On the Edge

Out here

The East Anglian landscape is so flat

That the curvature of Earth is apparent

And so here is not so flat at all

A world of its own

Even the sea moves on a different level

From beyond the dykes and shingle banks

Winds from North and East hold sway

Mighty oaks are bent to their will

Brow beaten in perpetual homage to Njord

This vast, sparse expanse

Denuded of shape

A dinner plate piled high

With sky

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n.b. We are not alone; it just feels like that sometimes.

n.n.b. Njord was the Norse god of wind and sea, (and wealth).

Unlucky Escape

I fell deep in this fissure

Eluded the forensic harvesting of the scavenging crows

Grew stunted, bent and twisted

Lashed and bound by the cliff-top blows

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n.b. A light piece sprouting from an engaging three hours at the “Trees; Awes & Inspirations” poetry workshop led by Stephen Boyce – a Portsmouth Book Fest 2020 event.

Stephen’s latest collection, ‘The Blue Tree’ is worth reading. A beautiful collection from an accomplished poet. It is published by Indigo Dreams Publishing.

CLP 25/02/2020

Sky Pink

From along the ridge

I saw through Swell Wood’s winter skeleton

To the sun-bathed Levels

Their rain-full grips and rhynes

Fields; mirrors to the sky

That held the pink tinge

Of chilled noses

Numb fingers

Of frost-smoke breath

Of the cold that will fall

From behind the stars tonight

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n.b. Grip: cut in the Levels to ease water run off. Rhyne: water channel cut along field edges to provide a way to hold drinking water for livestock and to mark boundaries in lieu of hedgerows.

CLP 19/01/2020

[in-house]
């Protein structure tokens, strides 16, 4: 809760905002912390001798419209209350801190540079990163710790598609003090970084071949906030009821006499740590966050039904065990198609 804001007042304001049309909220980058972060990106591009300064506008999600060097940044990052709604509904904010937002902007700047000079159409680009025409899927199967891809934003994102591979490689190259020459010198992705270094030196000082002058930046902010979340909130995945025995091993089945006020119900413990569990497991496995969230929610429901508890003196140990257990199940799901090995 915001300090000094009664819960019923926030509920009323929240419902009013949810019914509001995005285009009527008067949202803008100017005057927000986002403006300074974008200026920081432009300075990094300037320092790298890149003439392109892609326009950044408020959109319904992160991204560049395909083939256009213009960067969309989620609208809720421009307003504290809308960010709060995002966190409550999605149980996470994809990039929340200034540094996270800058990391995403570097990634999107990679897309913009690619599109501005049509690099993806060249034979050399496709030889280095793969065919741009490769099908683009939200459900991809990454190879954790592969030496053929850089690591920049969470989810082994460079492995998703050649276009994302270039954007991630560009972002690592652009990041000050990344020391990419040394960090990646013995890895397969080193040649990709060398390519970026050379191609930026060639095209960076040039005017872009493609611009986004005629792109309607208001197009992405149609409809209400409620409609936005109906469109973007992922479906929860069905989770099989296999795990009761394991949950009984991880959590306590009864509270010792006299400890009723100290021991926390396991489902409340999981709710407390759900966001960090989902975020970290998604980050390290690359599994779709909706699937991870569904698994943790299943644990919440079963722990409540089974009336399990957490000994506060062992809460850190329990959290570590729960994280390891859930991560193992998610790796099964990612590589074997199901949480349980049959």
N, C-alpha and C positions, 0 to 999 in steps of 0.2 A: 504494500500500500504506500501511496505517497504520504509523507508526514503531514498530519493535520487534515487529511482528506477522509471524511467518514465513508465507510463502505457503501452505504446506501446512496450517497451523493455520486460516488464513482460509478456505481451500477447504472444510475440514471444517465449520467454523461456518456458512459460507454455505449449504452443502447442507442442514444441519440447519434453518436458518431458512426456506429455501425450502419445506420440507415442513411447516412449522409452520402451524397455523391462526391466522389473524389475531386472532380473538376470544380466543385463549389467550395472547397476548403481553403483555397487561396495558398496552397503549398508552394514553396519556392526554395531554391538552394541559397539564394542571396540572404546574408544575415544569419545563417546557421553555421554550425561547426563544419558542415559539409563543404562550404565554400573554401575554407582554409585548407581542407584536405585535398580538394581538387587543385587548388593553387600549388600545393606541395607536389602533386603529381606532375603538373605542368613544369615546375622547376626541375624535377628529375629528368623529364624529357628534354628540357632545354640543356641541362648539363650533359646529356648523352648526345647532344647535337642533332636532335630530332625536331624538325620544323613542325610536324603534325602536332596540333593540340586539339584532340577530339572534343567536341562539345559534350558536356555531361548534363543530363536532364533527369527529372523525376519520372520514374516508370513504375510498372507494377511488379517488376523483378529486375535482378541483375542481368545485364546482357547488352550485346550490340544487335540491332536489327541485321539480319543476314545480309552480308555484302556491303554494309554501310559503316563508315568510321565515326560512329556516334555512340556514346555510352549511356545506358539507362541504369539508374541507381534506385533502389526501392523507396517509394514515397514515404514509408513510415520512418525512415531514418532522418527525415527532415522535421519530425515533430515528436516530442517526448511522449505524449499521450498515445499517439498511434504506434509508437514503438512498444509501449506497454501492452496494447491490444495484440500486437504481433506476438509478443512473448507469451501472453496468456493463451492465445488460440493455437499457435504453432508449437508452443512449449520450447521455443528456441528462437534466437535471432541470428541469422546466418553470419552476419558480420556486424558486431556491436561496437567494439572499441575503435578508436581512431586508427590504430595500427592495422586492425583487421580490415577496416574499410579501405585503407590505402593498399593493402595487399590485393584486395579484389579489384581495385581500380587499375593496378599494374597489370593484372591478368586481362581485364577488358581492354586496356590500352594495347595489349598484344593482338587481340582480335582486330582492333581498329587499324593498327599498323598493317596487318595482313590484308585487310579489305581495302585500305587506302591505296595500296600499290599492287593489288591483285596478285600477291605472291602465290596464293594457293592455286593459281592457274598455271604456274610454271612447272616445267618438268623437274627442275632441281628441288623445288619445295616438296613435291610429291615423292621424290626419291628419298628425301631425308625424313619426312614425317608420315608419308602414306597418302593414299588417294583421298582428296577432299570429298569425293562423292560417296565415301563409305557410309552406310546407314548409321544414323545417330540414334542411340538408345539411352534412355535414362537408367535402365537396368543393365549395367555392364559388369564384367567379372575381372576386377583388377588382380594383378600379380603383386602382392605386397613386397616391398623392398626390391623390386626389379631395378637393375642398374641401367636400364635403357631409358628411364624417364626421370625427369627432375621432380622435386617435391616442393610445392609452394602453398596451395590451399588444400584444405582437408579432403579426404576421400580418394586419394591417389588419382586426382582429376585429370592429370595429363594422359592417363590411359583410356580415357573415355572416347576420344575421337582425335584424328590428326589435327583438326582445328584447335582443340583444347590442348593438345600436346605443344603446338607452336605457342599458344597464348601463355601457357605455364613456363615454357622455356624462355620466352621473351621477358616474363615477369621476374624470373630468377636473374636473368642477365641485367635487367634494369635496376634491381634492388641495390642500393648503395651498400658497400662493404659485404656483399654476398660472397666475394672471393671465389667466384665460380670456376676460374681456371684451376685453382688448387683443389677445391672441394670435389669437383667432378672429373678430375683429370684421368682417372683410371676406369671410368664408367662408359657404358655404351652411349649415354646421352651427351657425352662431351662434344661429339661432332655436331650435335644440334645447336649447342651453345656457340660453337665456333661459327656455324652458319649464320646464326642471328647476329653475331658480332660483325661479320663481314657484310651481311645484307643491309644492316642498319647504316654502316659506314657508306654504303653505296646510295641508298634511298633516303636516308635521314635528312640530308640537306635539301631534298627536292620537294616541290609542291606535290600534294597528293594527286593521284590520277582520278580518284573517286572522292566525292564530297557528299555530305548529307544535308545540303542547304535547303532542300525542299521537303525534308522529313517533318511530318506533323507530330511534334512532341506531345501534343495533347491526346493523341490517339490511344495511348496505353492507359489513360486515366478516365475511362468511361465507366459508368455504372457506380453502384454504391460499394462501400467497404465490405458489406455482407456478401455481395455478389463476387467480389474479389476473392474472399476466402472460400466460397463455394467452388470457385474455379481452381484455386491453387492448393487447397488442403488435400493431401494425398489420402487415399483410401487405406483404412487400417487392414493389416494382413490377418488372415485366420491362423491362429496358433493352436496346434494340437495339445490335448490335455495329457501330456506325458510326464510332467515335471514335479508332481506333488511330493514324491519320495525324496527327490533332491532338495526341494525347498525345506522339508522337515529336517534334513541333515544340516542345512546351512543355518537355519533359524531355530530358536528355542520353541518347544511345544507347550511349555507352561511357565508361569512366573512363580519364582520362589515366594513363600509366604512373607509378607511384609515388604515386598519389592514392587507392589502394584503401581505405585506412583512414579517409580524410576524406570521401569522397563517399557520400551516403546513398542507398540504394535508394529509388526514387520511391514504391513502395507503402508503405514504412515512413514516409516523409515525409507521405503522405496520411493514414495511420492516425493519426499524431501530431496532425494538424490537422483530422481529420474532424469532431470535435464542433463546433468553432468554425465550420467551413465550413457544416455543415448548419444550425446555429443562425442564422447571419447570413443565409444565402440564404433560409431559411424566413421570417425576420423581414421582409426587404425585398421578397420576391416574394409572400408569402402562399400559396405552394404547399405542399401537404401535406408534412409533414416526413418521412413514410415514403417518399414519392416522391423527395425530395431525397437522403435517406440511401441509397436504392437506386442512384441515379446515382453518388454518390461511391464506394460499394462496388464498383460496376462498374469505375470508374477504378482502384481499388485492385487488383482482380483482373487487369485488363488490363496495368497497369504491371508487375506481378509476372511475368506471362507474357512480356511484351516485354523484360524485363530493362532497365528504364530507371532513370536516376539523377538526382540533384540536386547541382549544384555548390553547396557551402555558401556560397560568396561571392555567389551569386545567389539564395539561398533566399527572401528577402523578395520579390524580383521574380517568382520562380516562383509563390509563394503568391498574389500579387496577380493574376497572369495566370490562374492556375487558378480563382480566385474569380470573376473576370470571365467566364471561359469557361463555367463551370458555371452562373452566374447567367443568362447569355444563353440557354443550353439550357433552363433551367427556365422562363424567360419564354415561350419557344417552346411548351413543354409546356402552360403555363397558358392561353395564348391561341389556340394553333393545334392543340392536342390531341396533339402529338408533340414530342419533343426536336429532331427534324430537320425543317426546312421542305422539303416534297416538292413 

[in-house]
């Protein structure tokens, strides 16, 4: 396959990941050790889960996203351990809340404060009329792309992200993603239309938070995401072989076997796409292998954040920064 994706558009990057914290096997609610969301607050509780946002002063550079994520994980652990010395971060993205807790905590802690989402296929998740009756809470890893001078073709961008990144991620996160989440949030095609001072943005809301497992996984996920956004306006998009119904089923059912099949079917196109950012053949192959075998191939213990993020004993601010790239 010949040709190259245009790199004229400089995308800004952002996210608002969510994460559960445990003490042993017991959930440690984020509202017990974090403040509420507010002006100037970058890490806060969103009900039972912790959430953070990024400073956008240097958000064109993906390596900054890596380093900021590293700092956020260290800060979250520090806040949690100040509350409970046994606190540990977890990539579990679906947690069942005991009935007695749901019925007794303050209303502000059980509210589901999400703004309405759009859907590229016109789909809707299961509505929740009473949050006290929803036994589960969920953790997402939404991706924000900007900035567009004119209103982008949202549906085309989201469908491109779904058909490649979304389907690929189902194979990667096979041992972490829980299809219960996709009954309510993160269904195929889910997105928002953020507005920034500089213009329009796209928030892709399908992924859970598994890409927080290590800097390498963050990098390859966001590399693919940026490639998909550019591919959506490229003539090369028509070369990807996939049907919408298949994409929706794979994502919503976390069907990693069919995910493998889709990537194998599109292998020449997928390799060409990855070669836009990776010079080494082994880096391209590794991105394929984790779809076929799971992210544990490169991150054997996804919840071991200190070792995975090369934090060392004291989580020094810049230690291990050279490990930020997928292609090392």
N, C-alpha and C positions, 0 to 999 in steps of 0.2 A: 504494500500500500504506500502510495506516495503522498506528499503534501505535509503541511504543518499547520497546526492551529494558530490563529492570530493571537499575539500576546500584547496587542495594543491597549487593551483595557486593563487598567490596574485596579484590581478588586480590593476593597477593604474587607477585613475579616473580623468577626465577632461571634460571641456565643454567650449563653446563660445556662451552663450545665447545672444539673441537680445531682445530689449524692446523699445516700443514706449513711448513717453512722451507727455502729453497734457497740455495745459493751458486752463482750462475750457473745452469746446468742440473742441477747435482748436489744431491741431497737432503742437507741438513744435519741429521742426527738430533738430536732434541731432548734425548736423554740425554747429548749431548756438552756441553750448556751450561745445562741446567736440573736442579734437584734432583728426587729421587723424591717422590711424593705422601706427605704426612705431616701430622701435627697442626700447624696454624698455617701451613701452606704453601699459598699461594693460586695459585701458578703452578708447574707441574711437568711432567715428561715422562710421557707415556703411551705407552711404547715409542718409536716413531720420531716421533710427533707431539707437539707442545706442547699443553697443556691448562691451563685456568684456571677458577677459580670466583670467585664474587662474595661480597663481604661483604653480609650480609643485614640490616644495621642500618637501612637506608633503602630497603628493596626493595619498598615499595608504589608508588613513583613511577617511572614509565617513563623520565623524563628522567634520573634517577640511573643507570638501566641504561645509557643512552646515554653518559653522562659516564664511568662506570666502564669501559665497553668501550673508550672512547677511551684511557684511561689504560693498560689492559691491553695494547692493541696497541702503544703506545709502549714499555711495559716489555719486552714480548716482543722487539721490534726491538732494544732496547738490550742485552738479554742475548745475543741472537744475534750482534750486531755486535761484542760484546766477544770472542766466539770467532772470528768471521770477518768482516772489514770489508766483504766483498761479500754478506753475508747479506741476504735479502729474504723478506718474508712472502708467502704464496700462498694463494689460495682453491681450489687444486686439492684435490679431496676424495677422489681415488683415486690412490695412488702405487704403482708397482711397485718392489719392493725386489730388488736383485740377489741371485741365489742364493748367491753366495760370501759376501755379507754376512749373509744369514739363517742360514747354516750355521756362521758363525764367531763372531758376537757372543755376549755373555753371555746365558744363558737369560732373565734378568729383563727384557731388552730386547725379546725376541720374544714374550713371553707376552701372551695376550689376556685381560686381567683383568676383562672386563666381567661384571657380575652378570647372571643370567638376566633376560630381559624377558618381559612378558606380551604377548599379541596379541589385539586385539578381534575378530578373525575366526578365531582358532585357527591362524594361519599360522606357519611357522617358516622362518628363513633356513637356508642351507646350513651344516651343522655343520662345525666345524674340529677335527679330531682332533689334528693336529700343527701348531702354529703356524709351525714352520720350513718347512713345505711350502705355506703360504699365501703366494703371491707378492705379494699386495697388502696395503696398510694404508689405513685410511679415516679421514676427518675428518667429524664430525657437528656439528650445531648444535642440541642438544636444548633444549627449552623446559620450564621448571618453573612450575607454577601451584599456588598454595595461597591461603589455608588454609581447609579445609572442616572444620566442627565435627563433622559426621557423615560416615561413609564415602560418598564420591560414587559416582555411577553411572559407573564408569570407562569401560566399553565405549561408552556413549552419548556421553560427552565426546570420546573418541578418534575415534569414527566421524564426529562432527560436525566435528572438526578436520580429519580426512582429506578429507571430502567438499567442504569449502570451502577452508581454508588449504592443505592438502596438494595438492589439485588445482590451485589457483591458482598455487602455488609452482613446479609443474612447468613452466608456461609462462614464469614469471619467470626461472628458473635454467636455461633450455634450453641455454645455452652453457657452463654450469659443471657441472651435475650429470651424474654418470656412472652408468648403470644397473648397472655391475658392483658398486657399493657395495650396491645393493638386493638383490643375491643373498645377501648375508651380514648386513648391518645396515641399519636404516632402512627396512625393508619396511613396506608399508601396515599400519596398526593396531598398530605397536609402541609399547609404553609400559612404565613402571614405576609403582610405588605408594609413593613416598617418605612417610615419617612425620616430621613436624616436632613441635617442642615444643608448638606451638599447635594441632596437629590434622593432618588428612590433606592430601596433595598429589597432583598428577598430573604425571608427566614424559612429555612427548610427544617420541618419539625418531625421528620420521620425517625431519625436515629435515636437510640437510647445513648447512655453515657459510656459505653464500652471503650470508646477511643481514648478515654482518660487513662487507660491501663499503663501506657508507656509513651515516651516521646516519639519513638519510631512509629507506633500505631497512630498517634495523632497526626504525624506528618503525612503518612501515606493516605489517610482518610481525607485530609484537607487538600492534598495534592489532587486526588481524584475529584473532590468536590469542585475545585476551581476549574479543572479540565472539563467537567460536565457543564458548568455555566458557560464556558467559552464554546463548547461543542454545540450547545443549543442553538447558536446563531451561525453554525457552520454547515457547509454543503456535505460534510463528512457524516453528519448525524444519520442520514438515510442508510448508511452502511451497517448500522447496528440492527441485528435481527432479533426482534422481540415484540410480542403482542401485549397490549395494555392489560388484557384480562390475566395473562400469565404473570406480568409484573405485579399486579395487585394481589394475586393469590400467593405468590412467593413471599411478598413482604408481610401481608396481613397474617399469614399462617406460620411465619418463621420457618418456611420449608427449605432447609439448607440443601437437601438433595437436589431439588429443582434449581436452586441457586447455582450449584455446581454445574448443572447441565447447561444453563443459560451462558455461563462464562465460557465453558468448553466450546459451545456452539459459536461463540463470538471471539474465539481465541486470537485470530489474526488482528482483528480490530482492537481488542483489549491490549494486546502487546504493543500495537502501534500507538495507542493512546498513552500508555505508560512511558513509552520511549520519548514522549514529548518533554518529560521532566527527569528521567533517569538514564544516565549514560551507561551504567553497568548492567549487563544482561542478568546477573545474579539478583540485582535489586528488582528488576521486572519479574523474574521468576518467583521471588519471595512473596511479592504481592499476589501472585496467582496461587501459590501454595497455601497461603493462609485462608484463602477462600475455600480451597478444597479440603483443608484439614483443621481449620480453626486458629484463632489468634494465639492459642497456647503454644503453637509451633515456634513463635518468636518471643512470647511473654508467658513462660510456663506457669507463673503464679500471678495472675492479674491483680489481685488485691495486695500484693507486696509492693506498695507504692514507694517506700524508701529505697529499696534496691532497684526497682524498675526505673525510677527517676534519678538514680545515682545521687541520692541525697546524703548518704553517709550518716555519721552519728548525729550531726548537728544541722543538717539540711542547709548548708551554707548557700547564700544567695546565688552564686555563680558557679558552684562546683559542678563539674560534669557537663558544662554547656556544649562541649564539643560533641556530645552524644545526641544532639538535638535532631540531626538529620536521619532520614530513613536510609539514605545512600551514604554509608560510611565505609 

Open Plan Living

Homes built to protect

From nature’s extremes hold us

Safe as prisoners

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n.b. Realisation that we are in climate crisis has dawned fastest amongst those who live exposed to nature. Its worst manifestations affect the lives of our poorest and most remote communities first and hardest.

Those of us wealthy enough to close our doors and windows to weather, rich enough to produce artificial climates through air-conditioning systems, privileged enough to fly around the world avoiding rising seas and flooding rivers, are now learning that each step we have taken away from living within the complexity of nature, its inconveniences and discomforts, has led us deeper into a cul-de-sac of technology that reinforces the divide between Earth and humankind.

How can we row back when the tide is against us?

Can we start by stepping out and letting nature embrace us, perhaps? I offer you the following link to a simple haiku that celebrates living in nature…”open to anything” by a writer of rare talent.

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CLP 19/01/2020

Unreel

Moments of time caught

Touch stones, listen to echoes

Hot feet on cool flags

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n.b. There are places and events in life that stay close to the heart, others are left in situ for your unexpected, unplanned reappearance, ready to catch you unawares. How you spontaneously respond will tell you a lot about how the evoked recollection has registered with you.

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This morning I heard a remarkable story of coincidence in respect of a death foretold and its place of happening. A poignant moment for the teller.

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This afternoon I found myself in a village that I never thought I would see again without carefully plotting a return. An invitation to pay a visit to a relative led me into surprise and delight on arrival at the location, only once briefly seen in July 2018, on a hot summer day. The fresh cold streams channeled through stone gutters and the reviving beer flooded back to me. I was awash in nostalgia.

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CLP 17/01/2020